Viral hepatitis caused by HBV and HCV represents a major public problem worldwide.1, 2, 9 Chronic infections with HBV and HCv are the most important risk factors for the developments of HCC in humans. HBV is the primary cause of HCC in high-risk area including China and Africa, whereas in developed countries such as United States, HCV plays a more prominent role and is at least partially responsible for the increase in HCC incidence in this country.10 In the present study, 12 cases of HBV and 2 cases of HCV out of 25 cases who represented with acute hepatitis from a total of 1877 pediatric cases were submitted. The pediatric were aged between (1mths-15 years) and 50% of the patients were male and 50% females in HBV and HCV cases.

Several studies found similar results. Prevalence of HBV and HCV in the population of blood donors in Georgia has been investigated, out of 4970 donors 7% had anti- HCU (6.9% confermed), HBsAg was positive in 4.1% (3.4% confirmed.11

Hepatitis markers (HBV and HCV) in primary school children in Freetown, Sierra Leone was investigated in a government school, 12 pupils of the 450 were positive for HBsAg (males g, females 3), while HCV were detected in one case of children.12

In contrast to these studies Triki, et al.13 showed the high prevalence of HBV infection in Tunisia, it occurs mainly in children and teenagers, and vertical and perinatal transmission of HBV does not appear to be significant. While sero-prevalence of HCV in the Tunisian general population was low (0.4%). Among the Canadian Inuit, the prevalence of HBV infection is 5% while serological evidence of HCV infection is more common in the Canadian Inuit and first nations. (1% - 18%) than the remainder of Canadian population (0.5% - 2%), so viral hepatitis is common in the Canadian Inuit and first nations populations.9 There is locally reported study by Saleh, et al.14 finding that 21 (7.9%) of the 266 subject had evidence of HCV infection indicates that there is a very high frequency of community – acquired “HCV in the normal Libyan population, and this has major implication for blood transfusion in that country. It is known that the prevalence of HBV and HCV infections vary according to geographical areas. However in Russia, HBV infection is widespread and have led to a high incidence of acute and chronic liver diseases among children in this region.15

Hepatitis is common in the Stann Greek District of Southern Belize, especially acute hepatitis B.16 Viral hepatitis observed in Cambodia and Vietnam to improve the control measures against viral hepatitis in the public health programs.17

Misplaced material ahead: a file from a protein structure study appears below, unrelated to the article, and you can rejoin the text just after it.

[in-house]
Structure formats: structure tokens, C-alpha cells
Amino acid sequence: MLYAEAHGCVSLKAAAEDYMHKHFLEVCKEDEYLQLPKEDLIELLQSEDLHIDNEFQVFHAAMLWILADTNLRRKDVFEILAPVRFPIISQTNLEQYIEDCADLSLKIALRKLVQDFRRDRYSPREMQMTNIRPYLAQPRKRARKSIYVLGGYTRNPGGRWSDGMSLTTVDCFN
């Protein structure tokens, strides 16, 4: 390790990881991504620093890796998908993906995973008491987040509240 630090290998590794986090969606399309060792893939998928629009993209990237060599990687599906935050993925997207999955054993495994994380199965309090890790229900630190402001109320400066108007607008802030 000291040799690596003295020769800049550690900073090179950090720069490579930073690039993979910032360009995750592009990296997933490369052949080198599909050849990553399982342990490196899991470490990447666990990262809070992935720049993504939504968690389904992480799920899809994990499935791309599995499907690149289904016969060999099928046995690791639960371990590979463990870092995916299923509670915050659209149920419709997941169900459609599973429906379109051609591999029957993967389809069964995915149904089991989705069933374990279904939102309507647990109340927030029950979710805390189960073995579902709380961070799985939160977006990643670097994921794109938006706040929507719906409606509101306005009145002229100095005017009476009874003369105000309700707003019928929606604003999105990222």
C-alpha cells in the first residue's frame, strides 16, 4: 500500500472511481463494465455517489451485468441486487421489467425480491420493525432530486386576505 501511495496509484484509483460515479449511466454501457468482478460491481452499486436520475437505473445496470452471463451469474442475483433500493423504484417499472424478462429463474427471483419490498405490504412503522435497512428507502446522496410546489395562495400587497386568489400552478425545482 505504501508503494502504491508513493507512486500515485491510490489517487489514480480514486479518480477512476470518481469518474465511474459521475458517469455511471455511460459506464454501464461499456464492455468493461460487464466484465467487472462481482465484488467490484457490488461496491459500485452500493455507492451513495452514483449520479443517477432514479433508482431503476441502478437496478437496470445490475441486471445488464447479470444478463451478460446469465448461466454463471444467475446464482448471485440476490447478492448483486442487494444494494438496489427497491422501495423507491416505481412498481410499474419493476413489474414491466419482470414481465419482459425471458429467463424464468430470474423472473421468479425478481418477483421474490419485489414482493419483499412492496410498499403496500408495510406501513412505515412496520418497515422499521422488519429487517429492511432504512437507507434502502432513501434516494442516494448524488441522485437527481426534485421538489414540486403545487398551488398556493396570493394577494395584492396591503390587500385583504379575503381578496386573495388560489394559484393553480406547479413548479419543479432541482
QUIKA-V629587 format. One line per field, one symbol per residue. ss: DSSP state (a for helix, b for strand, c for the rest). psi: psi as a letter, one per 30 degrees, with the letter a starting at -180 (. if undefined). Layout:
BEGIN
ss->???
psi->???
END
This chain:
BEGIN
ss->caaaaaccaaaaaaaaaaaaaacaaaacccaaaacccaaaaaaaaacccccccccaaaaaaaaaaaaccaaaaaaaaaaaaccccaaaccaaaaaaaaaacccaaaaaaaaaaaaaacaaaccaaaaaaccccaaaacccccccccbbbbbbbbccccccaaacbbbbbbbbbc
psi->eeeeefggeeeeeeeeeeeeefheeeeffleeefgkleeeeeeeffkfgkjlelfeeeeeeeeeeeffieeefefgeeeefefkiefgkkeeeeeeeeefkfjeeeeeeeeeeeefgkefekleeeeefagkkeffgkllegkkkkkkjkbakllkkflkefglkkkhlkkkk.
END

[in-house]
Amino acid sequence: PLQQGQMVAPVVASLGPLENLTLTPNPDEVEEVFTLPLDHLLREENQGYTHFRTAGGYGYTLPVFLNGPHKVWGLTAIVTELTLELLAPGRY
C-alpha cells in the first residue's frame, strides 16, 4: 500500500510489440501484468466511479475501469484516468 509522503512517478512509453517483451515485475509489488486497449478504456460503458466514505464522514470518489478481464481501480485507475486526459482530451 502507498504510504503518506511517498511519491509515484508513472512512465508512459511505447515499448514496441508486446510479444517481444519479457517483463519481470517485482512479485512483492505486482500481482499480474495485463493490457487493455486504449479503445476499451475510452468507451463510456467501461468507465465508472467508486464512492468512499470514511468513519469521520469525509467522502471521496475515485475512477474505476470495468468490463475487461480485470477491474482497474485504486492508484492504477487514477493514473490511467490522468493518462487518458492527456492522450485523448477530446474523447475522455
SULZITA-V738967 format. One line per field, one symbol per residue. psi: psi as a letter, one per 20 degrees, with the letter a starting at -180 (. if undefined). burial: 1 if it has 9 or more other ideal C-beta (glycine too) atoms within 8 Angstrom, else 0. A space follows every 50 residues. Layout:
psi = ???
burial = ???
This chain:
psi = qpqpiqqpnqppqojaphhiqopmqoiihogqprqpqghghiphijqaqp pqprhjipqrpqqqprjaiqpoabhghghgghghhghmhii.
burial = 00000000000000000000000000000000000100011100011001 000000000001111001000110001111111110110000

In this study the cases of male are equal to female in both HBV and HCV. As well as the incidence of HBV are higher than HCV, while the incidence of both HBV and HCV are low. Among 25 cases of acute hepatitis, 12 cases 48% where hepatitis B, and 8% where hepatitis C. although no large population study of Indian children is available, hepatitis B probably accounts for about 30% of cases while hepatitis C is found in approximately 20%9 showing higher incidence of hepatitis B in children and higher incidence of hepatitis C in Indian children.


This study shows low incidence rates of HBV and HCV infections in Bhopal city. Hepatitis is a major health hazard problem, as both viruses are potentially avoidable if hepatitis precautions rules are practiced strictly and regularly in Bhopal city. Increased knowledge about the routes of viral infection among both doctor’s staff and patients by regular educational sessions can also help in avoiding this health hazard problem. Also, active programs need to be controlled in the spreading of such infections, in the population at large. The use of viral screening programs must include and the available HBV vaccination.


While HCV Ab positive cases by ELISA, need further confirmation using PCR test and the possibility of liver biopsy as some of them may need and benefit from interferon treatment. Upon identification effective prophylaxis should be introduced and maintained.

Source of Funding


Conflict of Interest

The authors declare that there are no conflicts of interest regarding the publication of this paper.


Author is thankful Dr. Rishi Nigam, Professor, Head, Department of (MLT) Microbiology, Dr. D Vijay Kumar, Principal and Staff of MLT Department, Rajeev Gandhi (Paramedical) College and General Hospital, Bhopal for her guidance on critical concepts, designing, and methodology of this study.



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Received : 21-06-2021

Accepted : 22-06-2021

Available online : 30-07-2021